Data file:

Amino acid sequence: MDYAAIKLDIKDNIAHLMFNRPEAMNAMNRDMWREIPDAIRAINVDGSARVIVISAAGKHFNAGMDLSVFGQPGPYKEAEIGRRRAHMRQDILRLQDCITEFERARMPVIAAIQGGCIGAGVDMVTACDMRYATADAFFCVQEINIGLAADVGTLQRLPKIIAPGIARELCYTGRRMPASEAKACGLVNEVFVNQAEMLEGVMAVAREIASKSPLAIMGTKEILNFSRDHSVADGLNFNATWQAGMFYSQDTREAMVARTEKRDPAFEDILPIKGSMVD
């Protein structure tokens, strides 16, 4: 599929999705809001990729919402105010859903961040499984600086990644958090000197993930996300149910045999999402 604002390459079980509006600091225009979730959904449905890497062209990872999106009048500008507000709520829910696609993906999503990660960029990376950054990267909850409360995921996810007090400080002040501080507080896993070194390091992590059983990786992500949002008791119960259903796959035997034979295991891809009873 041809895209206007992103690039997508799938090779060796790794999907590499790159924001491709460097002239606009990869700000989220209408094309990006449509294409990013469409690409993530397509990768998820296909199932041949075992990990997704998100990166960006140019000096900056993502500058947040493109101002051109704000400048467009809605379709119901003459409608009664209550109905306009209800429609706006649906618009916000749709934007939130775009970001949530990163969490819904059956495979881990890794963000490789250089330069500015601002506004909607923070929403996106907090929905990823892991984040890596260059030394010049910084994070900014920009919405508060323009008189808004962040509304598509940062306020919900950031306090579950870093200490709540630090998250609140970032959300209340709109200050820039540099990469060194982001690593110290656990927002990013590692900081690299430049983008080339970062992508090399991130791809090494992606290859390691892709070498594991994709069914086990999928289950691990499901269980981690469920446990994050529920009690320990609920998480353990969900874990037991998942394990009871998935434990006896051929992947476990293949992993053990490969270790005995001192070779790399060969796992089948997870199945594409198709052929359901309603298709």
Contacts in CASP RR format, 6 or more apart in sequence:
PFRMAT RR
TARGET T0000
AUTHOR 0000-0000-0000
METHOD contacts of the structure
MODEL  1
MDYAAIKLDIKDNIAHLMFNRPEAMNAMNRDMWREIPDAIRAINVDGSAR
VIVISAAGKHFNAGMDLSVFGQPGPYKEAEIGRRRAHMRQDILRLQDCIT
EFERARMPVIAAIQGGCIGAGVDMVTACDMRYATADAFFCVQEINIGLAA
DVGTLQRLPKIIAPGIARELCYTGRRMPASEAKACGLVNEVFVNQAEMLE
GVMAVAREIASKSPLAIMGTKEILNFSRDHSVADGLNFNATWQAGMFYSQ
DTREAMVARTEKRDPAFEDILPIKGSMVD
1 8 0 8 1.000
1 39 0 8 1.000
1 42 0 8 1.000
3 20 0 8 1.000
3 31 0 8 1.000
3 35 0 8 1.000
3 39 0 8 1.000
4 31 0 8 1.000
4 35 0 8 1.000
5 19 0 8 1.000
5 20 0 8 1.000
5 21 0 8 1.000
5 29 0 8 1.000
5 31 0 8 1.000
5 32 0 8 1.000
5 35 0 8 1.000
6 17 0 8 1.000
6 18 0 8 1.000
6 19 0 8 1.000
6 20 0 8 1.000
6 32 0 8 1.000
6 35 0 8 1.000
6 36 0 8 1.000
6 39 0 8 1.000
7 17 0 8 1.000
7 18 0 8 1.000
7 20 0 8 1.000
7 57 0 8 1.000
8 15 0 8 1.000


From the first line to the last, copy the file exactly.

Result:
Amino acid sequence: MDYAAIKLDIKDNIAHLMFNRPEAMNAMNRDMWREIPDAIRAINVDGSARVIVISAAGKHFNAGMDLSVFGQPGPYKEAEIGRRRAHMRQDILRLQDCITEFERARMPVIAAIQGGCIGAGVDMVTACDMRYATADAFFCVQEINIGLAADVGTLQRLPKIIAPGIARELCYTGRRMPASEAKACGLVNEVFVNQAEMLEGVMAVAREIASKSPLAIMGTKEILNFSRDHSVADGLNFNATWQAGMFYSQDTREAMVARTEKRDPAFEDILPIKGSMVD
């Protein structure tokens, strides 16, 4: 599929999705809001990729919402105010859903961040499984600086990644958090000197993930996300149910045999999402 604002390459079980509006600091225009979730959904449905890497062209990872999106009048500008507000709520829910696609993906999503990660960029990376950054990267909850409360995921996810007090400080002040501080507080896993070194390091992590059983990786992500949002008791119960259903796959035997034979295991891809009873 041809895209206007992103690039997508799938090779060796790794999907590499790159924001491709460097002239606009990869700000989220209408094309990006449509294409990013469409690409993530397509990768998820296909199932041949075992990990997704998100990166960006140019000096900056993502500058947040493109101002051109704000400048467009809605379709119901003459409608009664209550109905306009209800429609706006649906618009916000749709934007939130775009970001949530990163969490819904059956495979881990890794963000490789250089330069500015601002506004909607923070929403996106907090929905990823892991984040890596260059030394010049910084994070900014920009919405508060323009008189808004962040509304598509940062306020919900950031306090579950870093200490709540630090998250609140970032959300209340709109200050820039540099990469060194982001690593110290656990927002990013590692900081690299430049983008080339970062992508090399991130791809090494992606290859390691892709070498594991994709069914086990999928289950691990499901269980981690469920446990994050529920009690320990609920998480353990969900874990037991998942394990009871998935434990006896051929992947476990293949992993053990490969270790005995001192070779790399060969796992089948997870199945594409198709052929359901309603298709």
Contacts in CASP RR format, 6 or more apart in sequence:
PFRMAT RR
TARGET T0000
AUTHOR 0000-0000-0000
METHOD contacts of the structure
MODEL  1
MDYAAIKLDIKDNIAHLMFNRPEAMNAMNRDMWREIPDAIRAINVDGSAR
VIVISAAGKHFNAGMDLSVFGQPGPYKEAEIGRRRAHMRQDILRLQDCIT
EFERARMPVIAAIQGGCIGAGVDMVTACDMRYATADAFFCVQEINIGLAA
DVGTLQRLPKIIAPGIARELCYTGRRMPASEAKACGLVNEVFVNQAEMLE
GVMAVAREIASKSPLAIMGTKEILNFSRDHSVADGLNFNATWQAGMFYSQ
DTREAMVARTEKRDPAFEDILPIKGSMVD
1 8 0 8 1.000
1 39 0 8 1.000
1 42 0 8 1.000
3 20 0 8 1.000
3 31 0 8 1.000
3 35 0 8 1.000
3 39 0 8 1.000
4 31 0 8 1.000
4 35 0 8 1.000
5 19 0 8 1.000
5 20 0 8 1.000
5 21 0 8 1.000
5 29 0 8 1.000
5 31 0 8 1.000
5 32 0 8 1.000
5 35 0 8 1.000
6 17 0 8 1.000
6 18 0 8 1.000
6 19 0 8 1.000
6 20 0 8 1.000
6 32 0 8 1.000
6 35 0 8 1.000
6 36 0 8 1.000
6 39 0 8 1.000
7 17 0 8 1.000
7 18 0 8 1.000
7 20 0 8 1.000
7 57 0 8 1.000
8 15 0 8 1.000